Many, many people have left this town during the war, and many more are still leaving. The economy isn’t great here.
To some, some of the areas may seem a bit empty. There is an odd combination of abandoned buildings and gorgeous buildings with strong Turkish and Austro Hungarian influences. This may be a downside for some, but overall, it has not been for me, since the beauty far outweighs the “less than beautiful” or even ugly buildings.
I for one, also enjoy the lack of crowds.
I love the Tvrđa, love visiting and having drinks. However, I stopped going to the tourist restaurants because I have experienced some sneaky practices designed for the restaurants to make quick cash at the expense of the customer. This is not a great way to establish long term relationships with potential repeat customers. There is some shortsightedness, unfortunately, like what I have seen in Dalmatia and is not unique to Osijek.
One word: Mosquitoes. (Komarci)
It can be a real problem, living right next to a river and a major wetlands preserve. There are efforts to keep them under control. I’m learning more and more about how complex of a science it is: Timing, finding ways to control the mosquitoes without harming the ecosystem of the wetlands, etc.
To me it’s not a deal breaker. I have repellant, (mostly natural) and have not used any DEET repellants, although for some situations, like taking photos on a riverbank, it might not be a bad idea.
I wasn’t thrilled with the bus station and its lack of wifi or a travel-friendly cafe to sit with luggage, get bearings, text a host or find a hostel. This seems so obvious to me, but many bus stations in this region have not caught on yet. It wasn’t a great first impression, although Osijek quickly won me over to the point where I want to stay.
The usual. A few missed photo/video opportunities due to a dead battery. I need a battery backup.
Beyond the Visual:
Get a bike somehow, and explore the bike paths both in the town itself along the Drava river, or further west towards the village of Visnejvac.
Check out a summer concert or sip some wine in a cafe along the Drava, or find gatherings in the Tvrđa (old city) where live music and wine can likely be found on weekends. The vibe is totally laid back and easy to get to. No crowds or complicated planning.
Wine is a big deal here, as is craft beer. The food is also very good. If you can, I HIGHLY recommend learning more about Croatian cooking, especially for everyday. This is one of the gems you may not easily find as a tourist or even a nomad, but it is totally satisfying to go to the market to buy fresh vegetables to make a soup, or learn how to make healthy breads, or other easy to prepare dishes that are also budget-friendly.
This is only a partial list.. I’ll keep adding to it!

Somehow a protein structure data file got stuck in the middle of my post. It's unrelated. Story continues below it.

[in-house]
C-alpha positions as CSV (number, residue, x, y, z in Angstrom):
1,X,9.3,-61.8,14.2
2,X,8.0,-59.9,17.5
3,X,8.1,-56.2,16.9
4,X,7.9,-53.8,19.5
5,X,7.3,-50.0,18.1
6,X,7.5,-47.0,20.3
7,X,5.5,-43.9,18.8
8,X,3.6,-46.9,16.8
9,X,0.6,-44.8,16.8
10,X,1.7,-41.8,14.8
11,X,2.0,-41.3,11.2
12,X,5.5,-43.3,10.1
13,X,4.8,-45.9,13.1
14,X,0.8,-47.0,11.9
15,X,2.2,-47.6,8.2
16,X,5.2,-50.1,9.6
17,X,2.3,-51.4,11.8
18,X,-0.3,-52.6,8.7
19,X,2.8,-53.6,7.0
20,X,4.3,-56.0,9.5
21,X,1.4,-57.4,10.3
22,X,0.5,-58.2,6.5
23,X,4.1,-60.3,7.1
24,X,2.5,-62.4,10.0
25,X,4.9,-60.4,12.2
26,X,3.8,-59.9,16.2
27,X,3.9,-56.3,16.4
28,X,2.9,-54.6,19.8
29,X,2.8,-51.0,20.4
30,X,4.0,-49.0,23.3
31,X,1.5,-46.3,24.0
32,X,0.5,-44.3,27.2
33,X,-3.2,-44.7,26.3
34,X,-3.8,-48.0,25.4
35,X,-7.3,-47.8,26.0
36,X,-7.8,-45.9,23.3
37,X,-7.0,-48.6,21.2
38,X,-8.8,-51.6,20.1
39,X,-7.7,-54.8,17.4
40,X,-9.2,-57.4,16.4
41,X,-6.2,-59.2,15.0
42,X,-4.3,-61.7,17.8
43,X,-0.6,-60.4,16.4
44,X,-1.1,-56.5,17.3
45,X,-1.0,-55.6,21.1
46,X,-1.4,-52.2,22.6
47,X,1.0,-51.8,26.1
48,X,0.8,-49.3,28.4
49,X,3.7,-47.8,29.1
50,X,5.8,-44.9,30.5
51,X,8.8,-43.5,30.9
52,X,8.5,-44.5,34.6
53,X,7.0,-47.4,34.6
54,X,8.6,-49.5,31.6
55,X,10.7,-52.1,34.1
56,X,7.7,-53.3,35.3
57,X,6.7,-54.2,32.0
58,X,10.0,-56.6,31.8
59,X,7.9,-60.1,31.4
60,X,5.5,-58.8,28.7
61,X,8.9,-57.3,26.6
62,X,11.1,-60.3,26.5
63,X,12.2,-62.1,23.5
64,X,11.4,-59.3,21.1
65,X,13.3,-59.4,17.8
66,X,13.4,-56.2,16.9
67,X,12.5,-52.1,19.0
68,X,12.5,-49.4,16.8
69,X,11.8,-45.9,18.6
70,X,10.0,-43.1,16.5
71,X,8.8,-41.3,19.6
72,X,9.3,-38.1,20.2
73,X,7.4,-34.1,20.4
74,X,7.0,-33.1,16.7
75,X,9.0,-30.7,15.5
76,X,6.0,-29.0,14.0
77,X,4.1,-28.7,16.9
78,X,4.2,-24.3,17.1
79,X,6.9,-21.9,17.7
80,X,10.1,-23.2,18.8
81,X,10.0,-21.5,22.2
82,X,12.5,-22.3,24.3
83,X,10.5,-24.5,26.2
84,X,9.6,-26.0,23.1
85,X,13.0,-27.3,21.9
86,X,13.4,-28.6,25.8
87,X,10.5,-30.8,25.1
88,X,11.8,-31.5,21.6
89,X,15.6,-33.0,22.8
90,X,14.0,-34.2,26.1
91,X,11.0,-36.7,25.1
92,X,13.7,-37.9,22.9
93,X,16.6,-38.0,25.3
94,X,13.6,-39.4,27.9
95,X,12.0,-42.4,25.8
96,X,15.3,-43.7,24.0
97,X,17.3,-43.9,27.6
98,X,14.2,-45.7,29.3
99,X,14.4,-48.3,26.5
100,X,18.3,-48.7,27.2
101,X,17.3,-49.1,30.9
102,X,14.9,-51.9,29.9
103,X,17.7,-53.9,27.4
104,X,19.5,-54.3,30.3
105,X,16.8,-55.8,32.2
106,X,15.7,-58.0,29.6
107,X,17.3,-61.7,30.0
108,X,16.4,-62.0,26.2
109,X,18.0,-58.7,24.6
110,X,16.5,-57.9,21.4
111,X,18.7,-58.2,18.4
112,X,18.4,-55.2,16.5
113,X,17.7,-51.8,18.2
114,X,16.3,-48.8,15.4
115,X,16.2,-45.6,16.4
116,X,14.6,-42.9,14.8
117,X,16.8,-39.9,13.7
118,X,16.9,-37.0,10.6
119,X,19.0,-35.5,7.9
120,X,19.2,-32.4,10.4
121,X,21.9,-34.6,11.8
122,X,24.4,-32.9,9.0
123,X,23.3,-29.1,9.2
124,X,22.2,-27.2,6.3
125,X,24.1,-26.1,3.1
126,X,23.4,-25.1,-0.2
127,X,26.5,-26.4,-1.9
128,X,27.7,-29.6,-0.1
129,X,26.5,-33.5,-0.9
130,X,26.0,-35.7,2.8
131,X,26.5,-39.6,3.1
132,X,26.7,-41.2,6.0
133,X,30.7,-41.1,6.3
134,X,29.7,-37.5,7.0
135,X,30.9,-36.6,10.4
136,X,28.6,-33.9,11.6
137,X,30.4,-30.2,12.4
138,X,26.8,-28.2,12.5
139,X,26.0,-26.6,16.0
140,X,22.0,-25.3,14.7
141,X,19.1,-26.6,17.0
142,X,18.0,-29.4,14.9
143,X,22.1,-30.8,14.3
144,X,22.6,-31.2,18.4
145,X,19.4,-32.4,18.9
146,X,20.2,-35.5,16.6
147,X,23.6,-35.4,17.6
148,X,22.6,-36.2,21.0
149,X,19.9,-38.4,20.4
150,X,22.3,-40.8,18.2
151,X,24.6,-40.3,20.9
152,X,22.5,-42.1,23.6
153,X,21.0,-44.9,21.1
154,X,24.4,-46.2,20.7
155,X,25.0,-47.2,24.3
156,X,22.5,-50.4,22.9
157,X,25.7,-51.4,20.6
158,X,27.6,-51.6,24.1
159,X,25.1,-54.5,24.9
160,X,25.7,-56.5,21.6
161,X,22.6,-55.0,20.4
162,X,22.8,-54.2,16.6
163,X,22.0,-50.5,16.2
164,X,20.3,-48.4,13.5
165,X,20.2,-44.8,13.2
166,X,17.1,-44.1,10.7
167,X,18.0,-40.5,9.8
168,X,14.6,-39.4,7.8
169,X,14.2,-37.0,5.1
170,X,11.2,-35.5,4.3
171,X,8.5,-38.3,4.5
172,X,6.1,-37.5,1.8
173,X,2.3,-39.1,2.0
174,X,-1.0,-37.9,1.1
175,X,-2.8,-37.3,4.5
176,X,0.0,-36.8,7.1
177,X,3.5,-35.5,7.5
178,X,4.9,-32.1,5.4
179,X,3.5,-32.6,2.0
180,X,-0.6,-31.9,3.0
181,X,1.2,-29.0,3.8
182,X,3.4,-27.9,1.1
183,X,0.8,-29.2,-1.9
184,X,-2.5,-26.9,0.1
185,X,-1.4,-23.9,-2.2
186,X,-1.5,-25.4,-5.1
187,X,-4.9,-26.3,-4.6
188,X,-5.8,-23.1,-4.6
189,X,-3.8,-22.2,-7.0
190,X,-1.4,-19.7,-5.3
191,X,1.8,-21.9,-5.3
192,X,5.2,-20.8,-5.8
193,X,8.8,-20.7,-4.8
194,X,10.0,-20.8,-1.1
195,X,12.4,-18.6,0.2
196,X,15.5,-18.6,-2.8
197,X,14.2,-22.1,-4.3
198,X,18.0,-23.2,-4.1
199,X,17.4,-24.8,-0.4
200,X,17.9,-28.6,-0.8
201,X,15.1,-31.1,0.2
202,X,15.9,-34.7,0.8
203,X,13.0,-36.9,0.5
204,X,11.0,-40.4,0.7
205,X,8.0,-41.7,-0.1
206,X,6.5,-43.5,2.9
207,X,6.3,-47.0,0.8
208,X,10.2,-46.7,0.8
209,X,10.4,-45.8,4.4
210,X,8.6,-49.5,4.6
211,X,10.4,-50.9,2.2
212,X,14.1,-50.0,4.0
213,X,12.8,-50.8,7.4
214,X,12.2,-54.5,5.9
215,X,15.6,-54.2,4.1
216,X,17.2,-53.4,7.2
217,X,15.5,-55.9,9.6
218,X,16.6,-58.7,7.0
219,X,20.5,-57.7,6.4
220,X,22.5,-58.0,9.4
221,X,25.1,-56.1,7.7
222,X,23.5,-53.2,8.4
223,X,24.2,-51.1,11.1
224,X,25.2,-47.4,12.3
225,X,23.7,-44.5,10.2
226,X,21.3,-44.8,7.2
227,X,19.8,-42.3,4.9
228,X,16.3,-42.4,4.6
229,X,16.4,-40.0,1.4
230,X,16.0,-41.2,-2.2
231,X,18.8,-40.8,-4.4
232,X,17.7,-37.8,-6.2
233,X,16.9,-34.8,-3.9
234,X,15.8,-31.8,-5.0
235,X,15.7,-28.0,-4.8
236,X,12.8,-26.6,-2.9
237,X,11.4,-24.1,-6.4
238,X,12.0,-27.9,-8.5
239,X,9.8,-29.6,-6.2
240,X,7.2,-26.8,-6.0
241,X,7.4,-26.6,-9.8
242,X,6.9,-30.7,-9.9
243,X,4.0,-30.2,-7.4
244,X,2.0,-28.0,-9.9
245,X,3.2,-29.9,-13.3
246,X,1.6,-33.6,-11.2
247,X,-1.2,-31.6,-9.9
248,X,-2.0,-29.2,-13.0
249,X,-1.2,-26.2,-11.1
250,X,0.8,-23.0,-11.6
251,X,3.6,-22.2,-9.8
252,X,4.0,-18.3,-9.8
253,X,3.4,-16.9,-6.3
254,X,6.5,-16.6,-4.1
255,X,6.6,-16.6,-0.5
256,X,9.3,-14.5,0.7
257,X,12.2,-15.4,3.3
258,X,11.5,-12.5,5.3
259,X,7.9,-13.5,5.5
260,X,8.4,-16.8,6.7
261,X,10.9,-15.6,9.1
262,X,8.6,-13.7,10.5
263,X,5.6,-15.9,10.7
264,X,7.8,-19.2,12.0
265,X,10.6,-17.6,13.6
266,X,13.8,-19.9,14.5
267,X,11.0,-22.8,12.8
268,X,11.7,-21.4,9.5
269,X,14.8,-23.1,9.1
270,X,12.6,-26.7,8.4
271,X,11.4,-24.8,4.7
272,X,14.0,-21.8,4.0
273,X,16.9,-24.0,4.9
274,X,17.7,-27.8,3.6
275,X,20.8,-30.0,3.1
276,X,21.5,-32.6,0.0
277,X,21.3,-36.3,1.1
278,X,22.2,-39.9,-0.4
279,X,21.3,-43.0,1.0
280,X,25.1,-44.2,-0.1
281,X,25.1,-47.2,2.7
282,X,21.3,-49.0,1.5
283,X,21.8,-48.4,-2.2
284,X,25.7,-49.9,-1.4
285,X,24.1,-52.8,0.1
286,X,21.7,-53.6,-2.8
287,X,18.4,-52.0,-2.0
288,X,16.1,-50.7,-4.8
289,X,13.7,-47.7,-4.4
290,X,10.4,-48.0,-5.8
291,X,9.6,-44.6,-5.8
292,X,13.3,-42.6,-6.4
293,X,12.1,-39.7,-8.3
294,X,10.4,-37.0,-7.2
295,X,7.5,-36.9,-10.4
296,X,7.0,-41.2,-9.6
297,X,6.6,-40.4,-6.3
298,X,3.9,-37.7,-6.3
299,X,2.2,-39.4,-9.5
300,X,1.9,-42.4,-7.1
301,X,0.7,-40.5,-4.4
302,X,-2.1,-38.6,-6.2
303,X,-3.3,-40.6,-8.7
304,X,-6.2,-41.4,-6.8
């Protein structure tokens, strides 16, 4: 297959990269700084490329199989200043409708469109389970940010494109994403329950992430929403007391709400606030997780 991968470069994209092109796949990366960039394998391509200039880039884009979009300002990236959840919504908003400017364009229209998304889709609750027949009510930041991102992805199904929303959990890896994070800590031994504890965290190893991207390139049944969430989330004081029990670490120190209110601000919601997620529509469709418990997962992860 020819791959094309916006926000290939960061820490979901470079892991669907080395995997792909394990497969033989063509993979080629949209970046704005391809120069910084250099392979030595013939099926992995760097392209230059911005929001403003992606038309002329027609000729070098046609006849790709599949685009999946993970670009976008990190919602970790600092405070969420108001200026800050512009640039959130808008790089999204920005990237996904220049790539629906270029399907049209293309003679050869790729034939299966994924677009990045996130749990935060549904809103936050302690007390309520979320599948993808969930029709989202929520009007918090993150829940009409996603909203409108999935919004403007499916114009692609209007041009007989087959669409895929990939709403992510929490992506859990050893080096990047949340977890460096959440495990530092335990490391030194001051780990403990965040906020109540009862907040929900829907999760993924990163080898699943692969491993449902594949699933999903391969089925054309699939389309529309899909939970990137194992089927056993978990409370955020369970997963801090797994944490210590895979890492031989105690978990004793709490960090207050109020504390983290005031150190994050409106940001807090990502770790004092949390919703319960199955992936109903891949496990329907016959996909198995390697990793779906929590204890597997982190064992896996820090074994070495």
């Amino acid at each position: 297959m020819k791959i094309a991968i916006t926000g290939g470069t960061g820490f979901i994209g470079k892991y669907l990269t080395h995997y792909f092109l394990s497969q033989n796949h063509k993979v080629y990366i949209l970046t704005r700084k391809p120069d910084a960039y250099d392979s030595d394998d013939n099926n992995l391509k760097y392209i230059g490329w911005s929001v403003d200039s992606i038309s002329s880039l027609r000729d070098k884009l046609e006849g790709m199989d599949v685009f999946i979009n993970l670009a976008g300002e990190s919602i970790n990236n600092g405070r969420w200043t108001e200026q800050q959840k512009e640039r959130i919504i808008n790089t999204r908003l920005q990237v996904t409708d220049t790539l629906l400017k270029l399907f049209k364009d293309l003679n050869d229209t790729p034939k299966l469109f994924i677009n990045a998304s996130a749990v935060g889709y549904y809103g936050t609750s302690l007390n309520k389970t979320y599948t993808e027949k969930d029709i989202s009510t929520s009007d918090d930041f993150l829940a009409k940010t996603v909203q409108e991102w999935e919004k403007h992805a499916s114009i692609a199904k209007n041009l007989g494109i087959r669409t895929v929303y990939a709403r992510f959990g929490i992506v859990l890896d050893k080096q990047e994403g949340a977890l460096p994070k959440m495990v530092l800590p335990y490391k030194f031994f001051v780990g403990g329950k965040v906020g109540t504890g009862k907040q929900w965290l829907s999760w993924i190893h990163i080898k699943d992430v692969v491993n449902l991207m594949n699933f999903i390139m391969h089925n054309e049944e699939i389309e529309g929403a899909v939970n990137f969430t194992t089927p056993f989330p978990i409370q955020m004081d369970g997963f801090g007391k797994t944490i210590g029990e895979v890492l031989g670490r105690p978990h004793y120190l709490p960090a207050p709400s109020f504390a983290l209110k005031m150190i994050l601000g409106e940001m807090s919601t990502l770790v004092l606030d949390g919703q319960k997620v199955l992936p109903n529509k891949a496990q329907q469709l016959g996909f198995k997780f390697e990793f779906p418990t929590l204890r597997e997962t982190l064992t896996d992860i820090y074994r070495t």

The entire old city or Tvrđa. I like to walk through it and stop at the “Water gate” for a workout and quick mediation. I may also stop at St. Michael’s church.
The bike path connecting Osijek to the village of Višnjevac is my favorite place to think.
Kopački Rit. It’s a gorgeous wildlife and bird sanctuary to the east, and easily accessible as a day trip on a bike. Have a coffee in a quiet, beautiful spot right next to some water lillies (lotus) and watch or listen for birds, or enjoy the extensive wooden plank pathway as you explore. The sound of the wind in the marsh reeds is beautiful.
For some reason, there is a whole PLAYLIST that comes to mind (for me personally) which ranges from traditional Slavonian music to the latest Tool album. This may be due to the fact that I just bought some new headphones and have access to a bike and a bike path!
For a sampling of traditional Slavonian music, go to the SOUNDTRACK page.
The Tvrđa, wine tours, a visit to the town of Vukovar, Kopački Rit, the St. Peter and Paul cathedral, the pedestrian bridge, and any of the many concerts and events you can find here in the summer.
I can’t wait to see what winter/advent season has in store!
Digital Nomad Friendliness Rating:
If you found me because of the interview in Total Croatia News, you know!
I give it an A- for me, personally. With a few more healthy eateries and support for Apple devices, it would be an A+, even with the mosquitoes.
I want to stay here longer, to “settle” longer term in Osijek. I really like this town. Osijek is fantastic for cyclists, wine enthusiasts, bird watchers, photographers, foodies, and people who very much enjoy diving into life and savoring every moment, both large and small. Cool things will find you just by walking around or going for a bike ride. One way to make that happen even more, is to forget your phone/camera at home. Works almost every time. Sigh.